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Newspaper Page Text
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THE BABY DEATH RATE THE REAL PROBLEM
IS THE BABIES OF THE POOR
If Uncle Sam kept as careful a
watch of his" babies as he does of pigs
and cows and bank clearings and fac
tory output and real estate transfers
and business failures, this govern
ment would be able to save' the babies
of the poor. Saving the babies of
the poor is the real problem involved
in the enormous infant death rate in
the United States.
But Uncle Sam hasn't the idea yet
He thinks mostly about pigs and cows
and business, and, now and then, in a
reflective sort of way, talks about
getting some statistics of the baby
Just as though it made any differ
ence whether the exact number is
300,000 in a year or 100,000 in a year.
Everybody knows it's somewhere be
tween those two big figures. The
time is here to do real things, not
pile up tables of statistics.
From New Zealand we get the
story of doing things to save baby
In one city in New Zealand Dune
din, a place of 50,000 inhabitants as
the result of a really determined
baby-saving campaign, the percent
age of infant deaths has in five years
been reduced from 8 to less than 4.
A big-hearted doctor, Truby King,
started the ball rolling. He inspired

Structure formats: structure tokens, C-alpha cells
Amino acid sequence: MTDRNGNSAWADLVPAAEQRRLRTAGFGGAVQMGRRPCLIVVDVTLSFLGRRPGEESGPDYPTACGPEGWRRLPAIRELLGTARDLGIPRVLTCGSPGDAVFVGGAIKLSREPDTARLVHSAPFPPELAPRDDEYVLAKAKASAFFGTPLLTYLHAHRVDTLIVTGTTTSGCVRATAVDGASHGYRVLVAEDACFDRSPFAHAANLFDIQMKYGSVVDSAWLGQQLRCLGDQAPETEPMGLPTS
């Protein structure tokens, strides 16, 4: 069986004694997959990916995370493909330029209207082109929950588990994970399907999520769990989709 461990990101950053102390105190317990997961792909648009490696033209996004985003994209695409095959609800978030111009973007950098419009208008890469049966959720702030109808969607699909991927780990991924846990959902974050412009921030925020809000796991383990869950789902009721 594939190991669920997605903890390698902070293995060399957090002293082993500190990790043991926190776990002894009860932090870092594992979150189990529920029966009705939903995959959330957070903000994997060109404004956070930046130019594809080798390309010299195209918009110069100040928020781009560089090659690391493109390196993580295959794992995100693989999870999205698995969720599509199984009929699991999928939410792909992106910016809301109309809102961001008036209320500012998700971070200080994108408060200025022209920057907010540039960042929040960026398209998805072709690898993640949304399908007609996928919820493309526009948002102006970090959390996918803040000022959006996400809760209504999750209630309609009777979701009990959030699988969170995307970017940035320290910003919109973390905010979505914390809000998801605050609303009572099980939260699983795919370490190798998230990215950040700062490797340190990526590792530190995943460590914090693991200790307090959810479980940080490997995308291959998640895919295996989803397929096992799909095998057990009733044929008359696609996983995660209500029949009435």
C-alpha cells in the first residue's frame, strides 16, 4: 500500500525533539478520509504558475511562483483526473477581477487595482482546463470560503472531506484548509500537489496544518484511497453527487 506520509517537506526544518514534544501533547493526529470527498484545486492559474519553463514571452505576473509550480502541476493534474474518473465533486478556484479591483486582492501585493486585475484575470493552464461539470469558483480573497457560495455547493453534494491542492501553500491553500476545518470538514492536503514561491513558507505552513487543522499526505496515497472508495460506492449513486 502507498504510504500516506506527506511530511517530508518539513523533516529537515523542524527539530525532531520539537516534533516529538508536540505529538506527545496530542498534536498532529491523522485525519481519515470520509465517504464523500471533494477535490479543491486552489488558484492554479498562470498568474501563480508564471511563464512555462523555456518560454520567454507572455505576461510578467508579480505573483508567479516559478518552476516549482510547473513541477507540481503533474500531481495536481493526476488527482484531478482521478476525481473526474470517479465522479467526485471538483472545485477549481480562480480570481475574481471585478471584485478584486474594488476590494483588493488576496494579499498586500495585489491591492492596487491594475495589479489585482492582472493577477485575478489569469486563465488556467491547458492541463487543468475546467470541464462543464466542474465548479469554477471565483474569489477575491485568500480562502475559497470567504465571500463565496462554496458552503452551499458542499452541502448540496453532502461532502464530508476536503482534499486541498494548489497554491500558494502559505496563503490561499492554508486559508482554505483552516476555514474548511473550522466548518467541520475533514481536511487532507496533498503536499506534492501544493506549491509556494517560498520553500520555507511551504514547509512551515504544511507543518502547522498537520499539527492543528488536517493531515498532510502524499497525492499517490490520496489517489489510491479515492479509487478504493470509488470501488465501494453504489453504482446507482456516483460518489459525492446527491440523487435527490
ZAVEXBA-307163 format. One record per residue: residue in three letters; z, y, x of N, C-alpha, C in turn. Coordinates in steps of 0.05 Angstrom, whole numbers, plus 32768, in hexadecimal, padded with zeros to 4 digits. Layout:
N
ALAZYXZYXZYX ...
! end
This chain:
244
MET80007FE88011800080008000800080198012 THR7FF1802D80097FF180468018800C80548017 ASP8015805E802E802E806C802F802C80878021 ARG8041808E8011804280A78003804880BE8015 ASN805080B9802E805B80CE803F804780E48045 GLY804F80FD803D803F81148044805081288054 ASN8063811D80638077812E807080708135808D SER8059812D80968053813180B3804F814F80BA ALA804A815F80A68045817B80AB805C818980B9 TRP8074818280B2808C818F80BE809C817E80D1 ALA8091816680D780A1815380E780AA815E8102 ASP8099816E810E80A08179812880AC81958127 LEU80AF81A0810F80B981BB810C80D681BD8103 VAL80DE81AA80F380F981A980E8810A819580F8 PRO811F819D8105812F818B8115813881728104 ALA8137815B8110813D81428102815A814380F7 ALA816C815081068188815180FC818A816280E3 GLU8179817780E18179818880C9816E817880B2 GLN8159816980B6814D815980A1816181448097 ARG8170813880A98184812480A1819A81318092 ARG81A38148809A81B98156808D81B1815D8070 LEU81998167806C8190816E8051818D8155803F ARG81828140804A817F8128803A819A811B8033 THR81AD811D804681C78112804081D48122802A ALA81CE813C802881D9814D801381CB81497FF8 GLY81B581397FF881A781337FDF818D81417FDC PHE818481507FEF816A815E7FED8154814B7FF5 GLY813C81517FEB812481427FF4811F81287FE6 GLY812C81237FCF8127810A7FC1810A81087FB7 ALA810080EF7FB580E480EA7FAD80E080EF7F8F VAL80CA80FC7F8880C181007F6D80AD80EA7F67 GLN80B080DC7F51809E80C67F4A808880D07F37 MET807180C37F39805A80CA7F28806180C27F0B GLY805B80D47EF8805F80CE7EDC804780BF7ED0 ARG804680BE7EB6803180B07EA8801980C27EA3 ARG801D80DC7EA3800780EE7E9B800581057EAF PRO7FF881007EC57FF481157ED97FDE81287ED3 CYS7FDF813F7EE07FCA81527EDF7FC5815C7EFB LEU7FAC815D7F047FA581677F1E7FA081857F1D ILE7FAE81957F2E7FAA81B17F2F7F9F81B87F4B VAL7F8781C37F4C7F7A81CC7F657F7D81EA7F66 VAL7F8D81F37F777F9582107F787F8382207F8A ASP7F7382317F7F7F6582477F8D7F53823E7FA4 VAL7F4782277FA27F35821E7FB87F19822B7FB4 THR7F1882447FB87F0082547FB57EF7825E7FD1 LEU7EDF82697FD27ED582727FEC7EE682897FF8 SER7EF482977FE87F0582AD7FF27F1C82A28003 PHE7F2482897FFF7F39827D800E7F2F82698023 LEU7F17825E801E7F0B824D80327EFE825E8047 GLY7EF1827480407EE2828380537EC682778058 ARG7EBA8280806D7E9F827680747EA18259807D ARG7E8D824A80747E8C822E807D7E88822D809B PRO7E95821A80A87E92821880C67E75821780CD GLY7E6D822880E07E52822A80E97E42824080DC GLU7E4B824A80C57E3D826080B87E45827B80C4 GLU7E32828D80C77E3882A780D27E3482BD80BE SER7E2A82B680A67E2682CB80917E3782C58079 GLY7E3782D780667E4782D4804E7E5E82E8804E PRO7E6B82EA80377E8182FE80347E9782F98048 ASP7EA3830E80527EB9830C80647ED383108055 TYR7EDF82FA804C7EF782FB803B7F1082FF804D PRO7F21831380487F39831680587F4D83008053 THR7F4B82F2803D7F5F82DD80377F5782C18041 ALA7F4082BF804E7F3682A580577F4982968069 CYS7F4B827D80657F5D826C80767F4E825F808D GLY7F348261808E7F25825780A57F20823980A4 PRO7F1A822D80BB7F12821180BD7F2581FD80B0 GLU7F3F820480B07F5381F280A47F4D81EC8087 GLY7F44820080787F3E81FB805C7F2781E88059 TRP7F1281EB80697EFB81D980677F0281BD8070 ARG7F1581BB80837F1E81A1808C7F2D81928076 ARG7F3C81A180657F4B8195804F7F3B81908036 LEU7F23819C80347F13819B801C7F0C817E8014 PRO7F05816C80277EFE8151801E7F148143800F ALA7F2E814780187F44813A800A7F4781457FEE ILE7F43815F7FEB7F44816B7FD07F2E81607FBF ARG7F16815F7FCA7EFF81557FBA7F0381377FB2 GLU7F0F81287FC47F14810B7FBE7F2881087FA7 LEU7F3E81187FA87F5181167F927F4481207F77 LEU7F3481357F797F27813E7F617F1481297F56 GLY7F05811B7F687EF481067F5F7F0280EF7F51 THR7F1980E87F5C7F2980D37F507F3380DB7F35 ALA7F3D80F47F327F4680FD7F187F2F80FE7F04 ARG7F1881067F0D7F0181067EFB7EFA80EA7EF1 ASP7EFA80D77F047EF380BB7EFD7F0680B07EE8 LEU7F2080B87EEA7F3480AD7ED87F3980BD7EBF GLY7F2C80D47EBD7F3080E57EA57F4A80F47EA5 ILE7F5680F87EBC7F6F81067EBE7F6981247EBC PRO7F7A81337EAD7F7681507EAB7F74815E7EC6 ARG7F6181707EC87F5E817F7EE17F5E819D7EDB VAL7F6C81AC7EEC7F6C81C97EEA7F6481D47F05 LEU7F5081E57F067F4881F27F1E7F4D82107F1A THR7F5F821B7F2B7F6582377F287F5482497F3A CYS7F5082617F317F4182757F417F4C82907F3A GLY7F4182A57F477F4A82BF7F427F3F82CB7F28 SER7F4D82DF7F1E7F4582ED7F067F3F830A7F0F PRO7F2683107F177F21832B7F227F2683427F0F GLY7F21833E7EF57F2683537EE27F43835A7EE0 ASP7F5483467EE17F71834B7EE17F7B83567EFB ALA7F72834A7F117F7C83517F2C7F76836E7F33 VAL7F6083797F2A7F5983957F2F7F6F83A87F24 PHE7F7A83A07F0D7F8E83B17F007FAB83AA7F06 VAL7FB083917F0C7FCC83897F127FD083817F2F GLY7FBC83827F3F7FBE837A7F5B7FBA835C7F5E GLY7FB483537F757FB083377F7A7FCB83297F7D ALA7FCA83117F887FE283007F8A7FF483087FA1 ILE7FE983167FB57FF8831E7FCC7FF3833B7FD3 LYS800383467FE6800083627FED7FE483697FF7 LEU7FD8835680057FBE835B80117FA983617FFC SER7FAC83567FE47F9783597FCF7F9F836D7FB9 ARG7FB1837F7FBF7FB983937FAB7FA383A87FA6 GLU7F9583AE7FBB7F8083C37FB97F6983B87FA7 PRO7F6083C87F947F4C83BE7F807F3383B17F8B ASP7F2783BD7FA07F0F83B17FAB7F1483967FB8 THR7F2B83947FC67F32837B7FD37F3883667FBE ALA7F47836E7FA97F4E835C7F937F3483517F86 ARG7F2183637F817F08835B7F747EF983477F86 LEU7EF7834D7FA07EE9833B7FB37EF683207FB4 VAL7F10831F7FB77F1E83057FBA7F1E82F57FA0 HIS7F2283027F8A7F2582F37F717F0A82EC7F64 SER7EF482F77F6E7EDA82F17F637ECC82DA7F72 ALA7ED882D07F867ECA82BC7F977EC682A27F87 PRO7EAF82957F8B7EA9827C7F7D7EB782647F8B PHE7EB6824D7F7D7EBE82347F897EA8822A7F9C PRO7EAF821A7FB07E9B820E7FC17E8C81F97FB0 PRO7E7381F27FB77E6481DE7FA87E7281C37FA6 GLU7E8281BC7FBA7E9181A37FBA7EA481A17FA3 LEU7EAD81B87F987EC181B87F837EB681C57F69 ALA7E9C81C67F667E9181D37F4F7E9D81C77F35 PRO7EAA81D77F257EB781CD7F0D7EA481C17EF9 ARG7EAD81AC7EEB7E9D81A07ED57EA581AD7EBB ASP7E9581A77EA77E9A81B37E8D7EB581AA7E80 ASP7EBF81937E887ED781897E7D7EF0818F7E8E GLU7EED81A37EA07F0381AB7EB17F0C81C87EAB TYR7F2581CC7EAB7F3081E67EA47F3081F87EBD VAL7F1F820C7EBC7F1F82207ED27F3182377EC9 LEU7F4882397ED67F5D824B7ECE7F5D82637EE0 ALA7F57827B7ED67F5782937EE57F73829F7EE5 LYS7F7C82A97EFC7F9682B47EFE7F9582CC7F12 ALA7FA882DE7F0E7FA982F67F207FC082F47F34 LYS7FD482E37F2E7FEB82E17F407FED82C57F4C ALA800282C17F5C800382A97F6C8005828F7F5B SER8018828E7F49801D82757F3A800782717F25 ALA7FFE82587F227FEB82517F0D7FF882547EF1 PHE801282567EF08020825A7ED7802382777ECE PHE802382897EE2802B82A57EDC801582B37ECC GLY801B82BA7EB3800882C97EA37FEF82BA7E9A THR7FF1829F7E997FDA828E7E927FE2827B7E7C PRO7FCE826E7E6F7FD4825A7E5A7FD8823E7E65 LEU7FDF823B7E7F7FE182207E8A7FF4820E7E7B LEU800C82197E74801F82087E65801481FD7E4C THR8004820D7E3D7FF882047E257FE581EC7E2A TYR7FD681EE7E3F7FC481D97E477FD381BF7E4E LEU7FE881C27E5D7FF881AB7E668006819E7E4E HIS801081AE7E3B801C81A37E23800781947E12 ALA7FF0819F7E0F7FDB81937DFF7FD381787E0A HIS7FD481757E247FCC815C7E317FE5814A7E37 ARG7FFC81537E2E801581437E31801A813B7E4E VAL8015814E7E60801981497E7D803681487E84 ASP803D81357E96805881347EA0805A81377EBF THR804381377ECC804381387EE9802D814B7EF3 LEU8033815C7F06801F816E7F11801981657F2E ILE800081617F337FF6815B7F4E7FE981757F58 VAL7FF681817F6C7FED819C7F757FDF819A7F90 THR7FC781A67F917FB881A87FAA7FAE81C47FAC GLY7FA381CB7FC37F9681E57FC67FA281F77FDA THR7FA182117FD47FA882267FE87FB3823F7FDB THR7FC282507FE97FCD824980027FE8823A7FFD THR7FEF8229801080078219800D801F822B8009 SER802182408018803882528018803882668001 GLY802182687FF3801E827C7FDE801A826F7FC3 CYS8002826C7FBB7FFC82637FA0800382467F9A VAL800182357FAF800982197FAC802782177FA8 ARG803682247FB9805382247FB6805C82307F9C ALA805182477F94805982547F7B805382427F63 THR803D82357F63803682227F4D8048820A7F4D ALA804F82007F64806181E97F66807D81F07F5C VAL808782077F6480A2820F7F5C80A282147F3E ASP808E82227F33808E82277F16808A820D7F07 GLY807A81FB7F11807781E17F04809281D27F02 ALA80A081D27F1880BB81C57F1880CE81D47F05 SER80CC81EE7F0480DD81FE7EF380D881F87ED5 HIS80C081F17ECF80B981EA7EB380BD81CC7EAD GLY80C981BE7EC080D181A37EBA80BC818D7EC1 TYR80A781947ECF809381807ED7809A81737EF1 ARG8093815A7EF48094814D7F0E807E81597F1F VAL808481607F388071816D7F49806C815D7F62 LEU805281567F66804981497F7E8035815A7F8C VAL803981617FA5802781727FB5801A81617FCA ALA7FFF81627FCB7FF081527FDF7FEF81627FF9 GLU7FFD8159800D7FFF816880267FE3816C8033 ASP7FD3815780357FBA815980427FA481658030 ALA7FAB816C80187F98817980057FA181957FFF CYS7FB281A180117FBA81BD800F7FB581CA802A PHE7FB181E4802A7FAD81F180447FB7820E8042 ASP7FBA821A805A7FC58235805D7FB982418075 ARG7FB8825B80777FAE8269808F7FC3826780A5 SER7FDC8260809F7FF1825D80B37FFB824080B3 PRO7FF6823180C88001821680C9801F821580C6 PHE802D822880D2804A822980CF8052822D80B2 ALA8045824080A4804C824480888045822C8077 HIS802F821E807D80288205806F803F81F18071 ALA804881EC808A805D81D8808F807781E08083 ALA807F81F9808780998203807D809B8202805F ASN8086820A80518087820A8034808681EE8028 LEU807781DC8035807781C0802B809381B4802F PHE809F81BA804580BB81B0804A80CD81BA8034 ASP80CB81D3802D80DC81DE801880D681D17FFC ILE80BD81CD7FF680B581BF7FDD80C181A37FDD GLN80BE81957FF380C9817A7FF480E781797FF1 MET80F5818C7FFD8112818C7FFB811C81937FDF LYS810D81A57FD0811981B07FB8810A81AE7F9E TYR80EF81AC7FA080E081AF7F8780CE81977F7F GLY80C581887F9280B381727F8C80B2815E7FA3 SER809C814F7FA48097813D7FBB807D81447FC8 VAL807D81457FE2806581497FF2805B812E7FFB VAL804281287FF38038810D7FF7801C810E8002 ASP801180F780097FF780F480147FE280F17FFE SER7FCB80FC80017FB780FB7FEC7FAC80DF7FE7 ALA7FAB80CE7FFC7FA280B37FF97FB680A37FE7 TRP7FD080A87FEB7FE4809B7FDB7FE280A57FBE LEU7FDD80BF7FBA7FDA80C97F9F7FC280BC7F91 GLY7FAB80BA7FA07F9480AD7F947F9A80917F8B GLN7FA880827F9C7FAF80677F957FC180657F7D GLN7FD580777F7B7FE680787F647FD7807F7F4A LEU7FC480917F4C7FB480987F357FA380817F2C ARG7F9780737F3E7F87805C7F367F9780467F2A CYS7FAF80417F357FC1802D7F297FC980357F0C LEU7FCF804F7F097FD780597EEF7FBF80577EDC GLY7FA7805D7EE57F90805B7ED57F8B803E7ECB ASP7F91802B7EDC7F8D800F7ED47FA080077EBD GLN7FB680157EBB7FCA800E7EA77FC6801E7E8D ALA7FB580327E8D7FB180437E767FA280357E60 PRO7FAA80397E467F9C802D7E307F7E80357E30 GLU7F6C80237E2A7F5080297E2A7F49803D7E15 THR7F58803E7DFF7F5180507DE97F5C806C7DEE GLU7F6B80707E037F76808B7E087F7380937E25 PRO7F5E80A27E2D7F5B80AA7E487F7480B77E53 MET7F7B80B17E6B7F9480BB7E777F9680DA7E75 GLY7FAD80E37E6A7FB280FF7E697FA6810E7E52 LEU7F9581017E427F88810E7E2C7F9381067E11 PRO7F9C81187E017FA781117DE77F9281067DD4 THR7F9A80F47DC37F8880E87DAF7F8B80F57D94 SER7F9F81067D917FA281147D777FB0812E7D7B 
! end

and guided the organization of a so
ciety, with which, pretty soon, nearly
everybody was co-operating. It
hired nurses and built hospitals and
started upon a campaign to teach ev
ery parent in the neighborhood how
to get ready for baby, what to do
when baby came, how to feed baby
how to do all these things- some
how or other (with help if neces
sary), even if fathers wages were
only $2 a day.
This service was free, but those
who could were invited to contribute
to carry on the work. Any mother
whose baby wasn't doing very well
could have a nurse or a doctor or
could go with baby to a hospital to
have the trouble looked into.
There hasn't been any magic in
this New Zealand experiment. No '
wonderful new discoveries have been
evolved. All the processes are fa-'
miliar to doctors, nurses and moth
ers elsewhere. What was new was '
the willingness of a whole commun-
ity to join in a fine pursuit of baby
culture to join in saving babies no
matter how poor they were.
We could do as well here. '
But remeber this: Statistics in
the- children's bureau at Washington
won't save many babies. Rules and '
advice from the health office won't '
save a great many babies.
If you want to save the greatest
number of babies you'll have to take
your advice to poor mothers in $2-a-day
and $1-a-day homes, and make '
possible for them to apply good feed- '
mg, good air, care, all three of which
"I hear Mrs. Hubbylove is starting
out on the matrimonial sea again."
"Yes. She is taking a third mate." t
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